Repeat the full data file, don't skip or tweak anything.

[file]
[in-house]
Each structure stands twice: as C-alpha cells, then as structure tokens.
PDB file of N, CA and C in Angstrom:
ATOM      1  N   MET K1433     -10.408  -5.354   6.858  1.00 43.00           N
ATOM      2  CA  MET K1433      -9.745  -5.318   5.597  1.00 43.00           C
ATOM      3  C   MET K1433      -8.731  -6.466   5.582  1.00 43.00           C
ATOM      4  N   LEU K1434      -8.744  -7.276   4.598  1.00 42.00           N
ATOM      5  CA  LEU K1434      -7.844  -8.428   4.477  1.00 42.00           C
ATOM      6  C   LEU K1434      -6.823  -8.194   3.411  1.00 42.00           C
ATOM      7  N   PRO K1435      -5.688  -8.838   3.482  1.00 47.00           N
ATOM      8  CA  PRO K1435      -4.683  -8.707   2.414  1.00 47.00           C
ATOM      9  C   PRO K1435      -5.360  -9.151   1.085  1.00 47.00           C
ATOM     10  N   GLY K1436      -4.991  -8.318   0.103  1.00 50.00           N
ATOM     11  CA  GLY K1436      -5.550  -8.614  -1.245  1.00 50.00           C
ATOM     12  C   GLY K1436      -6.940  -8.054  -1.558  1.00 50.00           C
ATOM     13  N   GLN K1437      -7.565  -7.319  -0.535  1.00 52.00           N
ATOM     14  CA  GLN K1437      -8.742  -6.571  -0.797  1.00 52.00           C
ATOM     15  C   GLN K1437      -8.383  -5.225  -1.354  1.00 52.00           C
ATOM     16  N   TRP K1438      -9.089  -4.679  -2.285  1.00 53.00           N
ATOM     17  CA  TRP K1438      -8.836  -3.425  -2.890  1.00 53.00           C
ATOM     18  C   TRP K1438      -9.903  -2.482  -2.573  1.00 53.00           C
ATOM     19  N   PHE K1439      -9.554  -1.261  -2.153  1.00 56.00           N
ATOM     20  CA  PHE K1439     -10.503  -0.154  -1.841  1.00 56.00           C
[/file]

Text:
[in-house]
Each structure stands twice: as C-alpha cells, then as structure tokens.
PDB file of N, CA and C in Angstrom:
ATOM      1  N   MET K1433     -10.408  -5.354   6.858  1.00 43.00           N
ATOM      2  CA  MET K1433      -9.745  -5.318   5.597  1.00 43.00           C
ATOM      3  C   MET K1433      -8.731  -6.466   5.582  1.00 43.00           C
ATOM      4  N   LEU K1434      -8.744  -7.276   4.598  1.00 42.00           N
ATOM      5  CA  LEU K1434      -7.844  -8.428   4.477  1.00 42.00           C
ATOM      6  C   LEU K1434      -6.823  -8.194   3.411  1.00 42.00           C
ATOM      7  N   PRO K1435      -5.688  -8.838   3.482  1.00 47.00           N
ATOM      8  CA  PRO K1435      -4.683  -8.707   2.414  1.00 47.00           C
ATOM      9  C   PRO K1435      -5.360  -9.151   1.085  1.00 47.00           C
ATOM     10  N   GLY K1436      -4.991  -8.318   0.103  1.00 50.00           N
ATOM     11  CA  GLY K1436      -5.550  -8.614  -1.245  1.00 50.00           C
ATOM     12  C   GLY K1436      -6.940  -8.054  -1.558  1.00 50.00           C
ATOM     13  N   GLN K1437      -7.565  -7.319  -0.535  1.00 52.00           N
ATOM     14  CA  GLN K1437      -8.742  -6.571  -0.797  1.00 52.00           C
ATOM     15  C   GLN K1437      -8.383  -5.225  -1.354  1.00 52.00           C
ATOM     16  N   TRP K1438      -9.089  -4.679  -2.285  1.00 53.00           N
ATOM     17  CA  TRP K1438      -8.836  -3.425  -2.890  1.00 53.00           C
ATOM     18  C   TRP K1438      -9.903  -2.482  -2.573  1.00 53.00           C
ATOM     19  N   PHE K1439      -9.554  -1.261  -2.153  1.00 56.00           N
ATOM     20  CA  PHE K1439     -10.503  -0.154  -1.841  1.00 56.00           C